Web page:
Pitting seniors against their juniors can be a loser for both. That didn't stop an AARP lawsuit hazardous to both.
For three years, the AARP pursued a suit to force the Equal Employment Opportunity Commission to force employers who offer retiree health coverage to pay as much from their pocket for retirees eligible for Medicare as for retirees who aren't yet 65.
The EEOC also took that position until probable adverse consequences changed its mind. But remedying those flaws has taken years, and it may not be over yet. The saga starts in 2000 with a suit involving the health insurance plans that Erie County, Pa., offered its retirees. A federal appeals court ruled that the county could not offer lower benefits to retirees eligible for Medicare than it offers to younger retirees ineligible for Medicare. Since the only qualification for Medicare is age 65, the court saw a violation of the federal age discrimination law.
That certainly seemed the case. Older retirees paid more of their Medicare premium than younger retirees paid for their insurance premium, were charged a higher co-pay and had one choice of health providers, health maintenance organizations.
The EEOC then advised that such discrepant health care plans would be presumed discriminatory. But other EEOC rules take note that the same health coverage generally costs more for older than younger retirees. So employers could offer the two groups the same benefits or spend the same amount on each.
The real kicker, however, was the court decision that employers must equalize their own contributions to the two groups' coverage, omitting the considerable value of Medicare to the older retirees.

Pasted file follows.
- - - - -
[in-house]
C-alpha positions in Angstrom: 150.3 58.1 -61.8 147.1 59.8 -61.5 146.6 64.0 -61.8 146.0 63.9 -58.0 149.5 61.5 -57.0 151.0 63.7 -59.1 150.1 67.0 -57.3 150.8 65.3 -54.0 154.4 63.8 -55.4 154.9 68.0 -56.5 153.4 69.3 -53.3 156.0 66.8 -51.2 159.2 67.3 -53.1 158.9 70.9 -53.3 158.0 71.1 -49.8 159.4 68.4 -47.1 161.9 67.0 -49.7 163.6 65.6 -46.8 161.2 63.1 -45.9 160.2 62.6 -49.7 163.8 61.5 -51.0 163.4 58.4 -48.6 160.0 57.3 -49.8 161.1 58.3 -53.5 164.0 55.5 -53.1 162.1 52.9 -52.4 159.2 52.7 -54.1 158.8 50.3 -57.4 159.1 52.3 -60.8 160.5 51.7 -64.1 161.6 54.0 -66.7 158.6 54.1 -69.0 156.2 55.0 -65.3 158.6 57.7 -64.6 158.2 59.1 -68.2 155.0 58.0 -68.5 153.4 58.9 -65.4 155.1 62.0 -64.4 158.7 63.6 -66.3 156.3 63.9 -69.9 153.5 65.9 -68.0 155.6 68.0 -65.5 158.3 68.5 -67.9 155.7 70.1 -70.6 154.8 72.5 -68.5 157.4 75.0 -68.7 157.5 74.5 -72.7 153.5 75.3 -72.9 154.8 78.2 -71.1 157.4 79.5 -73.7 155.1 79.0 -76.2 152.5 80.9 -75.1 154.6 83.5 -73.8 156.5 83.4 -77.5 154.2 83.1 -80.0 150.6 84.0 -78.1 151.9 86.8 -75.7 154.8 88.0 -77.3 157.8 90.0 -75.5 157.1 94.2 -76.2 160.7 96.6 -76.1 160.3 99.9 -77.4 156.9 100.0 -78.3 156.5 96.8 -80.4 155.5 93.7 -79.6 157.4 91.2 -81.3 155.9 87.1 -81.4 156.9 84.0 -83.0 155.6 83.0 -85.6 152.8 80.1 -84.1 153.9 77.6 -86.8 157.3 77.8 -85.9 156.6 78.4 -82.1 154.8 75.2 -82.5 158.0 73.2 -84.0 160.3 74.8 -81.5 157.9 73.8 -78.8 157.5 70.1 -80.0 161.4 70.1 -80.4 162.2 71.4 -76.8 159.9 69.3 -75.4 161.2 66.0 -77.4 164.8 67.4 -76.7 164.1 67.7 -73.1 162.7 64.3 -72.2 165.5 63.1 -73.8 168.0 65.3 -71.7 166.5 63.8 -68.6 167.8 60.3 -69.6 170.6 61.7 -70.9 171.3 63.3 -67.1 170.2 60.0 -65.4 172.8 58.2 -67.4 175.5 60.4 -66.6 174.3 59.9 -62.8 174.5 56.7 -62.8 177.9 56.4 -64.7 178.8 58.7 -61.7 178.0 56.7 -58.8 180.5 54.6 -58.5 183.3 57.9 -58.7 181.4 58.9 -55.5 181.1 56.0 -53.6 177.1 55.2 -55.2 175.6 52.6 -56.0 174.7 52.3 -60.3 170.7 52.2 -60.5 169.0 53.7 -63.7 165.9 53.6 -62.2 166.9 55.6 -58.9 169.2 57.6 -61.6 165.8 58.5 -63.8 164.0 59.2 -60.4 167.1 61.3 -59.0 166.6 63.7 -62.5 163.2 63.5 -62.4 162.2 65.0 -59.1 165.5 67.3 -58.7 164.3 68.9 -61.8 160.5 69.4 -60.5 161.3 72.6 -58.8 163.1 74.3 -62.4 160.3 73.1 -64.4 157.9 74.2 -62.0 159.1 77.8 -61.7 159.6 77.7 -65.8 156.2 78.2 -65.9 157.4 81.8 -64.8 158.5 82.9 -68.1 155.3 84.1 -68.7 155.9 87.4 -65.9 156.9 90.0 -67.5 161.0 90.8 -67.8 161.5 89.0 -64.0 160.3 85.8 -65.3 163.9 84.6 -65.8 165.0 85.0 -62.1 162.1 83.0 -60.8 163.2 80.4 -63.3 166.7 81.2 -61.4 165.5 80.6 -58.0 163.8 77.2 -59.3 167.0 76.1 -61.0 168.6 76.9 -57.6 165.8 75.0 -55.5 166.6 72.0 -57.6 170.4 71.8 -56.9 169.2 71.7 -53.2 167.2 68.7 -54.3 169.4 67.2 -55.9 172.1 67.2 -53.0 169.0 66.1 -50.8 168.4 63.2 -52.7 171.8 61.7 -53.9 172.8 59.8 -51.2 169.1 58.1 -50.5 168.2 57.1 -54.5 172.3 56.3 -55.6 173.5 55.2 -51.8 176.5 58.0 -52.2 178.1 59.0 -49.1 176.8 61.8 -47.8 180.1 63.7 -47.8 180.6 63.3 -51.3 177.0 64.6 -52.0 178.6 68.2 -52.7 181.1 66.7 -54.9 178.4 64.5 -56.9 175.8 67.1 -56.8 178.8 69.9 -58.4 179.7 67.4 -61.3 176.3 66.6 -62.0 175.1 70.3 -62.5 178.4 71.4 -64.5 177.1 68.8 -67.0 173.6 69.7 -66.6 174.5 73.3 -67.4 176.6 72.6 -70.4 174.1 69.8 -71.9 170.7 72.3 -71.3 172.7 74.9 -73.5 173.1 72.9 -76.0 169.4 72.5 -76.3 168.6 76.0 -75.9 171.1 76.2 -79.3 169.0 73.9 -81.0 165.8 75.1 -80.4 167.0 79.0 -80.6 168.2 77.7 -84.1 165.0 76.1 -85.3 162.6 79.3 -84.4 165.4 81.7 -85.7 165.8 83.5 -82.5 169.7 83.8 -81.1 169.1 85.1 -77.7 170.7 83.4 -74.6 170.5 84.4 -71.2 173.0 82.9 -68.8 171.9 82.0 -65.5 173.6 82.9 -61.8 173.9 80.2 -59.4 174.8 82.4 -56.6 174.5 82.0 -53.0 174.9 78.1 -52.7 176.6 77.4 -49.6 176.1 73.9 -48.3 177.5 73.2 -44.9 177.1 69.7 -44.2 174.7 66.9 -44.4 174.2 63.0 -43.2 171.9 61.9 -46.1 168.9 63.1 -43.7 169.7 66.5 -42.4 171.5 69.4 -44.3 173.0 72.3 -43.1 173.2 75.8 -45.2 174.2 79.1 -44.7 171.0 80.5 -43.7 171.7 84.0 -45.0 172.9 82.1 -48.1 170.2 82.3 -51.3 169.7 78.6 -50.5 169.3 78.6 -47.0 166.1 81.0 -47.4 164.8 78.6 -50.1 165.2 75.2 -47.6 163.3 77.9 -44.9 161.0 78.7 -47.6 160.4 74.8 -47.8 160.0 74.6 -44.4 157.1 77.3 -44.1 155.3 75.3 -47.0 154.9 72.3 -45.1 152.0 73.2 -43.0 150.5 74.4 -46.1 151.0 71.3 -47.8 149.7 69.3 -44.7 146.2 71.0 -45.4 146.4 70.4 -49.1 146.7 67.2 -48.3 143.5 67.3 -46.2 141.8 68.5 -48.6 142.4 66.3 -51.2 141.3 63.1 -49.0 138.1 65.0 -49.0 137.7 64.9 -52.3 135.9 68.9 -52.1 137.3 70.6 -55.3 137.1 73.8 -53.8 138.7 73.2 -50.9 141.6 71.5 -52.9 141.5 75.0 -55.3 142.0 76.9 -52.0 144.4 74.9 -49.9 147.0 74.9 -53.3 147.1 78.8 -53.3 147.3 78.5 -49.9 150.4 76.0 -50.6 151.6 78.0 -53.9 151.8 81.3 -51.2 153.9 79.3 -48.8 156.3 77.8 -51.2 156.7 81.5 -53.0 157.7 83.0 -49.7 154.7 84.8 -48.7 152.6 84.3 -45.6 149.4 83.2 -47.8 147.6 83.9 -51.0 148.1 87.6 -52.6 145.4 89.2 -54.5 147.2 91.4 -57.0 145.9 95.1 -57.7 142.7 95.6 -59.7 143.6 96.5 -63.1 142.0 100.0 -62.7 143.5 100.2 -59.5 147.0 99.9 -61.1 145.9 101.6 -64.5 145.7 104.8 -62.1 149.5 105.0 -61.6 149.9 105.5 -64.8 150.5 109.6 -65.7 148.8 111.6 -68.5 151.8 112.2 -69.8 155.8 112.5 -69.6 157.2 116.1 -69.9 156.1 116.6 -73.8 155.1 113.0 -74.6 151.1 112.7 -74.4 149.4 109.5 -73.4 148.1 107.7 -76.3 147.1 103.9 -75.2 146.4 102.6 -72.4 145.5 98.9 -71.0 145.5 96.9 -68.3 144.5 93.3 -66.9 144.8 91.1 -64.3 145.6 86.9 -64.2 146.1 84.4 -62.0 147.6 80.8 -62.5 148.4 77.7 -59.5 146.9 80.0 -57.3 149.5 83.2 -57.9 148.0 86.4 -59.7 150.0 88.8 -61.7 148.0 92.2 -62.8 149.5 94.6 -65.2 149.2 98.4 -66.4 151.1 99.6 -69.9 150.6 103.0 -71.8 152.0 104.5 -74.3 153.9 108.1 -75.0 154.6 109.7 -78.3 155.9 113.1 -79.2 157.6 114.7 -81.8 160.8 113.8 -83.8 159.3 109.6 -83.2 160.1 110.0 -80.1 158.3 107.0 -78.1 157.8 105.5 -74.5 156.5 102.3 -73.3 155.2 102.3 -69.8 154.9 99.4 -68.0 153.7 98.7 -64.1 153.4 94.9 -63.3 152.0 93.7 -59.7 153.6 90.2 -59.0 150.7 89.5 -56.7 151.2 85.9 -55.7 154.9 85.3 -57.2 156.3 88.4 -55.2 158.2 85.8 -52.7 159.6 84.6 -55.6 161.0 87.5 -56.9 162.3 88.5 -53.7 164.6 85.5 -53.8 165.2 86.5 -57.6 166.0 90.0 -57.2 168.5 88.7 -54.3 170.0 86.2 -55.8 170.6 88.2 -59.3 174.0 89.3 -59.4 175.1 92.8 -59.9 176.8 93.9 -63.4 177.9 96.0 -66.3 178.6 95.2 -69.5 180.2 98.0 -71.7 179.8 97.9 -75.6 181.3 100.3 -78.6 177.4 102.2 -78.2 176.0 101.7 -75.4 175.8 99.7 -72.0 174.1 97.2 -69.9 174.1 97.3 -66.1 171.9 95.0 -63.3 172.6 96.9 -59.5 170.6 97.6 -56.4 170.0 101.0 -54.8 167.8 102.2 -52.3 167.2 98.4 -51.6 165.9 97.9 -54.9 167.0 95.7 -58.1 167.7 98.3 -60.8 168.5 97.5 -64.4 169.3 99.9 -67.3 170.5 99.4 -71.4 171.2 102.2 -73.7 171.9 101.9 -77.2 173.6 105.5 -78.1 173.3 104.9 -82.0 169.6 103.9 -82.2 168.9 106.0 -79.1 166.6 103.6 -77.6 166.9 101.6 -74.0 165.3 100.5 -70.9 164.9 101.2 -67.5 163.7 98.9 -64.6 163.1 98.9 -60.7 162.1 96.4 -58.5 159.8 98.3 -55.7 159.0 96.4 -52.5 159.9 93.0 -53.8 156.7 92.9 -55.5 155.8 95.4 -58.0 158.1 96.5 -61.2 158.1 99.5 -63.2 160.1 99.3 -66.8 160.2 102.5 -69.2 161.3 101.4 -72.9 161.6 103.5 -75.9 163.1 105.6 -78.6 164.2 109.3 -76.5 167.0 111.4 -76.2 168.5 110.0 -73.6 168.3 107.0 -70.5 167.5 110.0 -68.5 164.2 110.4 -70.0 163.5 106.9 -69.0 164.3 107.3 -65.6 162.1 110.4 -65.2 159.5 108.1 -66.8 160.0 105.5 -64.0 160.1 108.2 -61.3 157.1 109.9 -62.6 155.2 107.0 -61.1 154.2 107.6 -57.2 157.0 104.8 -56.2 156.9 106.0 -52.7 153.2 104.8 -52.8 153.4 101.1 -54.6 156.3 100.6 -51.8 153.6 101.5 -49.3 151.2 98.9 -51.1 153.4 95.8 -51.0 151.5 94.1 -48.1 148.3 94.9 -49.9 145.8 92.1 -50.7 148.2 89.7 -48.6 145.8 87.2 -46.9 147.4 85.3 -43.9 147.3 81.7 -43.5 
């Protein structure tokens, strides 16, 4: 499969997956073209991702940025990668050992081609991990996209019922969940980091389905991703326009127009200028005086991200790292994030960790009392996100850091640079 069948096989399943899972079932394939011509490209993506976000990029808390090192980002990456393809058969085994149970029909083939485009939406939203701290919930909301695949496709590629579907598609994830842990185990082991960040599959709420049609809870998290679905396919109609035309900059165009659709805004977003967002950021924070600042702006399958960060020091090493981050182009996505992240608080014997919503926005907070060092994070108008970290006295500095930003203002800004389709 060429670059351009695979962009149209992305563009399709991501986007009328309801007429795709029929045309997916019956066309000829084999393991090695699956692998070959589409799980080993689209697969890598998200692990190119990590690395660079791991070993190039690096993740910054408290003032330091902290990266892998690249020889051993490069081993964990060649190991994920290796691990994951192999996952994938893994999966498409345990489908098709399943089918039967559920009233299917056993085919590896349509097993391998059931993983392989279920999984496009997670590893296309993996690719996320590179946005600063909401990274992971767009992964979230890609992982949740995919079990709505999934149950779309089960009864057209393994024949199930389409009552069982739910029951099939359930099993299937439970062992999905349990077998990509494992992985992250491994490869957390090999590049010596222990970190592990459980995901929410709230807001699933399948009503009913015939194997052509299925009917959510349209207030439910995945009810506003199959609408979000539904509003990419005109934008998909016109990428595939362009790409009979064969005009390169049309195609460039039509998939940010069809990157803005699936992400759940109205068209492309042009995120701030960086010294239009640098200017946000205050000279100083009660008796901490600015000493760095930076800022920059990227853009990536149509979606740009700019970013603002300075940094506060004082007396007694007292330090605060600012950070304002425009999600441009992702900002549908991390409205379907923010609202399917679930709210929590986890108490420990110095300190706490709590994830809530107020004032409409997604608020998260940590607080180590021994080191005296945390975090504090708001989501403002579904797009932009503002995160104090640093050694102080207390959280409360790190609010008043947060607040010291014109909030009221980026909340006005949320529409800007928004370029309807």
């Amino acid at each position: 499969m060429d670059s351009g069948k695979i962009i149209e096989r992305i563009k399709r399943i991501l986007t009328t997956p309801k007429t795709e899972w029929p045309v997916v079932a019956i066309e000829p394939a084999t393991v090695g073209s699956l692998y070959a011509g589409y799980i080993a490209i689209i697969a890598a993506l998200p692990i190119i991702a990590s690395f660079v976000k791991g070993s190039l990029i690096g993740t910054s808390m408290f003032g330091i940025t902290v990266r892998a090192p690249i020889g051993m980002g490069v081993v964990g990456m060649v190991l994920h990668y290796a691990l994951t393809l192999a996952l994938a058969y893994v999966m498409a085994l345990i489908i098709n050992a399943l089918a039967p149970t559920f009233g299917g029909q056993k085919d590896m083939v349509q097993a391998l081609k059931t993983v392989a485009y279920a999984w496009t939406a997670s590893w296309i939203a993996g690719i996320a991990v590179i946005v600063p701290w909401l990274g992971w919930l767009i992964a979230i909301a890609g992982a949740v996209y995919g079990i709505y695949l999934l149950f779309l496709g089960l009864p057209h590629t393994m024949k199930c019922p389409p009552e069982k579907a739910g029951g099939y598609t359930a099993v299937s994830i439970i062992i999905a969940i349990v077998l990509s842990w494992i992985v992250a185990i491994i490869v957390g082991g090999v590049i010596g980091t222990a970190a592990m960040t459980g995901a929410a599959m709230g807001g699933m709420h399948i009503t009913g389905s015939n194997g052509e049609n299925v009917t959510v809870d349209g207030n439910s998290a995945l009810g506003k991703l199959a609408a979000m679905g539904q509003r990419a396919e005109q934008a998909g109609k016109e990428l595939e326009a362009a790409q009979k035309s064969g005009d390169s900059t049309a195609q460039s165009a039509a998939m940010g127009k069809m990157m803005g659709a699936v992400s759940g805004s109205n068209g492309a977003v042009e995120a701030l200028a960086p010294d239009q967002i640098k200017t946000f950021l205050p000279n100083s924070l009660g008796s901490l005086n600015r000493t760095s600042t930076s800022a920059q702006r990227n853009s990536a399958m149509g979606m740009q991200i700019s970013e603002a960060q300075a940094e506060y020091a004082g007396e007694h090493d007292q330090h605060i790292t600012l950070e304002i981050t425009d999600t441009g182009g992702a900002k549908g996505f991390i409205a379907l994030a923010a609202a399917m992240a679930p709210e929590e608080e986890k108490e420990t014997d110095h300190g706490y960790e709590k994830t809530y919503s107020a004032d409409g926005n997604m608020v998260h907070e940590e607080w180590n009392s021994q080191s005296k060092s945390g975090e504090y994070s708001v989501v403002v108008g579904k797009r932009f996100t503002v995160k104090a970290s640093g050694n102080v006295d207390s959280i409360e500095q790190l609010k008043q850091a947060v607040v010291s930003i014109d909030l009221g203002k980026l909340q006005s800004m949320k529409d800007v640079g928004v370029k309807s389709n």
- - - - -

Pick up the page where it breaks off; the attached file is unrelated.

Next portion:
The EEOC began writing a rule incorporating the court rulings - until businesses and unions nationwide howled that the increased expense would end employer plans for younger retirees, or for all retirees.
After many analyses confirmed those consequences, the EEOC switched sides. In 2003 it created a narrow exemption from the age discrimination act. It issued a rule that leaves younger retirees' coverage out of the equation and puts Medicare coverage back in. It allows employers to reduce or end their contribution to health plans for retirees covered by Medicare or a similar state program. In 2005 the AARP sued, challenging the EEOC's authority to create an exemption that it said in effect cheats retirees eligible for Medicare. The courts halted action on the rule.
In June the same appeals court that decided the Erie case unanimously ruled that the exemption and subsequent rule are a "reasonable, necessary and proper exercise" of the EEOC's authority.
On Dec. 26, this common-sense, real-world rule became final.
The AARP could still appeal to the Supreme Court. But the justices recently telegraphed a contrary view in another case. More useful for the AARP is an in-house review of an agenda that ignored disparate interests of retiree groups, and jeopardized both.
Reprinted from The San Diego Union-Tribune – CNS.